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Digital Projects: Digital Forensics

What is digital forensics?

Digital forensics (sometimes known as digital forensic science) is a branch of forensic science encompassing the recovery and investigation of material found in digital devices, often in relation to computer crime. The term digital forensics was originally used as a synonym for computer forensics but has expanded to cover investigation of all devices capable of storing digital data.

Wikipedia. Digital forensics. Retrieved from http://en.wikipedia.org/wiki/Digital_forensics

Three Complicating Factors for Archivists

  1. Medium Failure / Bit Rot
  2. Obsolescence
  3. Volatility

Gengenbach, M. (2014, December 5). Digital forensics: What you must know! [DAS] [PowerPoint slides]. College Park, MD: Society of American Archivists.

Tools & Resources

Autopsy - "a digital forensics platform and graphical interface to The Sleuth Kit® and other digital forensics tools."

BitCurator - a Mellon Foundation project that created the BitCurator Environment, "a stack of free and open source digital forensics tools and associated software libraries, modified and packaged for increased accessibility and functionality for collecting institutions."

Cygnus Hex Editor - a free hex editor (software); I used it in the SAA Digital Forensics workshop.

Forensic Toolkit (FTK) - According to the Forensics Wiki, it is "a commercial forensic software package distributed by AccessData."

Forensic Recovery of Evidence Device (FRED) - a type of "forensic workstation" that includes hardware write blockers.  FRED devices are probably too expensive  and specialized for our needs.  However, we have UM colleagues at other campuses that own FREDs.

Forensics Wiki - the SAA Digital Forensics workshop speaker, Martin Gengenbach referred to this as a "great overall resource"

FTK Imager- a free forensic application by AccessData, the manufacturer of FTK.  According to the user guide, it is "a data preview and imaging tool that lets you quickly assess electronic evidence to determine if further analysis with a forensic tool such as AccessData® Forensic Toolkit® (FTK) is warranted. FTK Imager can also create perfect copies (forensic images) of computer data without making changes to the original evidence." I used it in the SAA Digital Forensics workshop.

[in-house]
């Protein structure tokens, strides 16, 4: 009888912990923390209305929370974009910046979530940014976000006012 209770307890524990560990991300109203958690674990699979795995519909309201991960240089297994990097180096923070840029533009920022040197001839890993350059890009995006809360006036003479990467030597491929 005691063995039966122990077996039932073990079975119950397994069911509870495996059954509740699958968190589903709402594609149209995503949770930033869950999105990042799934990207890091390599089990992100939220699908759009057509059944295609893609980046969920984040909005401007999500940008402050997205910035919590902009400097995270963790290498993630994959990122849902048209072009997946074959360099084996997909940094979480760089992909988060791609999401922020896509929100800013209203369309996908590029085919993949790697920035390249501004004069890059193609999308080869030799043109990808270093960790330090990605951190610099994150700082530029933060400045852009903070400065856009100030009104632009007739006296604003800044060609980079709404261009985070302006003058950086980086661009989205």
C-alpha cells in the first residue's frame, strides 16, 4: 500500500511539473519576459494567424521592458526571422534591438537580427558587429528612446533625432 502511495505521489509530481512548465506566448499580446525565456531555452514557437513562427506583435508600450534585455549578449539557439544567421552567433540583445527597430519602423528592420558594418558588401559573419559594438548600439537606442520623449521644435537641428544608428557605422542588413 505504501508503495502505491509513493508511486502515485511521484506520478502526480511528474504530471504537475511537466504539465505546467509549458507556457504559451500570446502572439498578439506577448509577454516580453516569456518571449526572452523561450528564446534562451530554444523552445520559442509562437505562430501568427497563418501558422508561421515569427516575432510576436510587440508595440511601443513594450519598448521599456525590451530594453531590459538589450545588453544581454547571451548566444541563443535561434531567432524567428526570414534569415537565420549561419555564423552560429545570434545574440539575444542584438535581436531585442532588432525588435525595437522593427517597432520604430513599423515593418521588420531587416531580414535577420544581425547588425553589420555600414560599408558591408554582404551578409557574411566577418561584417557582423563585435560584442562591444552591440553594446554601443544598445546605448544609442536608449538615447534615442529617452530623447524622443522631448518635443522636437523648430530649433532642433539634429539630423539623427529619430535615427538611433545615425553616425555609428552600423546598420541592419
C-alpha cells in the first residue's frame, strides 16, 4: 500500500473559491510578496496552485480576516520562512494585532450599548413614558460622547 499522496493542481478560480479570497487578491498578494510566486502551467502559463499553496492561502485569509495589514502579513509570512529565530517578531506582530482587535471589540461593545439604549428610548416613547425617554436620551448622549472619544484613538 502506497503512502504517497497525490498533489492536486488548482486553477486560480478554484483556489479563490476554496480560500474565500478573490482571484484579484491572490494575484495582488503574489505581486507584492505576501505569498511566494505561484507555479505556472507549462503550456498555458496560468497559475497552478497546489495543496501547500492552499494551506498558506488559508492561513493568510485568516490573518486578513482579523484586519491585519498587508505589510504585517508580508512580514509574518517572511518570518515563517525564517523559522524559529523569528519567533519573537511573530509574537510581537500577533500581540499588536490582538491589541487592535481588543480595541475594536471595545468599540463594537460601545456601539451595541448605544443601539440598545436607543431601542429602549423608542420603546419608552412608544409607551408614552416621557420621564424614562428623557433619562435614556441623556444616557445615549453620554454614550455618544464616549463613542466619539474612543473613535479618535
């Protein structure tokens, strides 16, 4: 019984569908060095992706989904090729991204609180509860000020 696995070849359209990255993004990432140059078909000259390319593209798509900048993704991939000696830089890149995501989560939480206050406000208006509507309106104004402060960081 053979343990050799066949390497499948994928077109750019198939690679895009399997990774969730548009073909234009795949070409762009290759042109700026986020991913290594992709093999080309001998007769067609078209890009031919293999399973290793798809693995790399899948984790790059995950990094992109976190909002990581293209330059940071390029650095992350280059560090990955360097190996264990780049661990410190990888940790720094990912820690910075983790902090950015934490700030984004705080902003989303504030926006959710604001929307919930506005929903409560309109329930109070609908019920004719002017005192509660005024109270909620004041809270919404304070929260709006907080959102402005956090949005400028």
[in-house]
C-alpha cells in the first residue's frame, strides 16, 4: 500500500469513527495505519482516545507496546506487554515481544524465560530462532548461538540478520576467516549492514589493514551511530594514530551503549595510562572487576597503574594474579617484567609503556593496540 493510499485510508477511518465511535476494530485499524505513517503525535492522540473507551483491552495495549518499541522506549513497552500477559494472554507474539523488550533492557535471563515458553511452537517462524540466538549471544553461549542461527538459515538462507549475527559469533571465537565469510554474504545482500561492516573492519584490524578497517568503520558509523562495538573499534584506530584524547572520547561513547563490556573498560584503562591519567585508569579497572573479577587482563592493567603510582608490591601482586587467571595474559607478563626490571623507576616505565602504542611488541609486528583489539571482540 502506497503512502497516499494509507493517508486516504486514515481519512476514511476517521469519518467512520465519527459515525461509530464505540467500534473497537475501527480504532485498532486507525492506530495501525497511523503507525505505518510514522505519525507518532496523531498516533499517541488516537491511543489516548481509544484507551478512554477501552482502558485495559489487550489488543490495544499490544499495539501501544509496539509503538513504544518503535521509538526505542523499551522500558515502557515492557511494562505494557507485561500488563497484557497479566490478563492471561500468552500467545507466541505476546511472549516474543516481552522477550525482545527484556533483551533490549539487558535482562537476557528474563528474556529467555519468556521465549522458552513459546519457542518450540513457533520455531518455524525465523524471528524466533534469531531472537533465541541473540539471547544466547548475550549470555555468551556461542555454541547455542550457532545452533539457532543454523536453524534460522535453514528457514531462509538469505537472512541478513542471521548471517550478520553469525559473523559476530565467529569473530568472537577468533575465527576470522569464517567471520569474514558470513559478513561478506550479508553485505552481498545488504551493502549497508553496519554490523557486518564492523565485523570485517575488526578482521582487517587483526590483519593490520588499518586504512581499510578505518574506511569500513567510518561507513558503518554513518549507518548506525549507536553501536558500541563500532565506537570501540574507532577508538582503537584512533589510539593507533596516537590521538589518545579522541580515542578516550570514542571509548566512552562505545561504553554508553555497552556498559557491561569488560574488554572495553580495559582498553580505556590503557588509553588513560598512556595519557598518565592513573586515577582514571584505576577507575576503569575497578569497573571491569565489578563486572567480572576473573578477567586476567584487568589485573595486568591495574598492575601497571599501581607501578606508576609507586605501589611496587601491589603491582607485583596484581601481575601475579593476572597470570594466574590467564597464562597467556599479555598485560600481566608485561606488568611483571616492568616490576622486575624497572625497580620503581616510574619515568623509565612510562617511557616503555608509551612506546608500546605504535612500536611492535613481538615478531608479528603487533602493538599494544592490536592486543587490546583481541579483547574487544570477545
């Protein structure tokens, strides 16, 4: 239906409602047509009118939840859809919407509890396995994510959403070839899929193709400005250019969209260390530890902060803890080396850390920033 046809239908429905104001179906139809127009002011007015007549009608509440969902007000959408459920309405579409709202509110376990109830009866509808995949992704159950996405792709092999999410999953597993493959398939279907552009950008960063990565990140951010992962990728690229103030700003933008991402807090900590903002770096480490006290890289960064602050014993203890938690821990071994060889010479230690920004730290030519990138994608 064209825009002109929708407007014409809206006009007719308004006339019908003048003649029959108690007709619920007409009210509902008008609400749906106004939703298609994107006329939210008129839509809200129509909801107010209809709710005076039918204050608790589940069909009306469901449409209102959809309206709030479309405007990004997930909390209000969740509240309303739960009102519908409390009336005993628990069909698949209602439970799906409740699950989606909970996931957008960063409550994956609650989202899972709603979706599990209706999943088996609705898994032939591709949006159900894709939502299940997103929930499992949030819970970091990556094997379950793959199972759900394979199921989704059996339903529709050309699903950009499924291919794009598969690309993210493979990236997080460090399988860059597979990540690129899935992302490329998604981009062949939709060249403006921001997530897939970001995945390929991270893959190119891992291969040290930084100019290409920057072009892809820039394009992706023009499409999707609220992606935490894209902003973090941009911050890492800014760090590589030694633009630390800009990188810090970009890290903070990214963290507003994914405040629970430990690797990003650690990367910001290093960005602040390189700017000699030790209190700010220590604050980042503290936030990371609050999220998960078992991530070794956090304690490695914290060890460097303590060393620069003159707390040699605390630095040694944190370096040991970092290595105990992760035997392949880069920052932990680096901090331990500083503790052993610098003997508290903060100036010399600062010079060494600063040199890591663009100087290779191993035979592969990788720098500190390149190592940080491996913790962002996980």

The Sleuth Kit (TSK) -"a library and collection of command line tools that allow you to investigate disk images. The core functionality of TSK allows you to analyze volume and file system data."

References

* Gengenbach, M. (2014, July 22). Revisiting digital forensics workflows in collecting institutions [PDF document]. Retrieved from http://www.digitalpreservation.gov/meetings/documents/ndiipp14/Gengenbach.pdf - A set of lecture slides

Kirschenbaum, M.G., Ovenden, R., & Redwine, G. (2010). Digital forensics and born-digital content in cultural heritage collections. Washington, D.C.: Councile on Library and Information Resources.  Retrieved from http://www.clir.org/pubs/abstract/reports/pub149

* Lee, C. & Woods, K. (2013, March 14). Enhancing your workflow with digital forensics tools: The BitCurator Environment [PDF document]. Retrieved from http://digitaldiscussions.web.unc.edu/files/2013/03/bitcurator-digital-discussions-20130314.pdf - A set of lecture slides

Lee, C.A., Woods, K., Kirschenbaum, M., & Chassanoff, A. (2013, September 30). From bitstreams to to heritage: Putting digital forensics into practice in collecting institutions [White paper]. Retrieved from http://www.bitcurator.net/wp-content/uploads/2013/11/From-Bitstream-to-Heritage-S.pdf

Woods, K., Lee, C.A. & Garfinkel, S. (2011, June 13-17). “Extending digital repository architectures to support disk image preservation and access.” JCDL 11, Proceedings of the 11th Annual International ACM/IEEE Joint Conference on Digital Libraries, Ottawa, Ontario, Canada, p. 57-66. Retrieved from http://ils.unc.edu/callee/p57-woods.pdf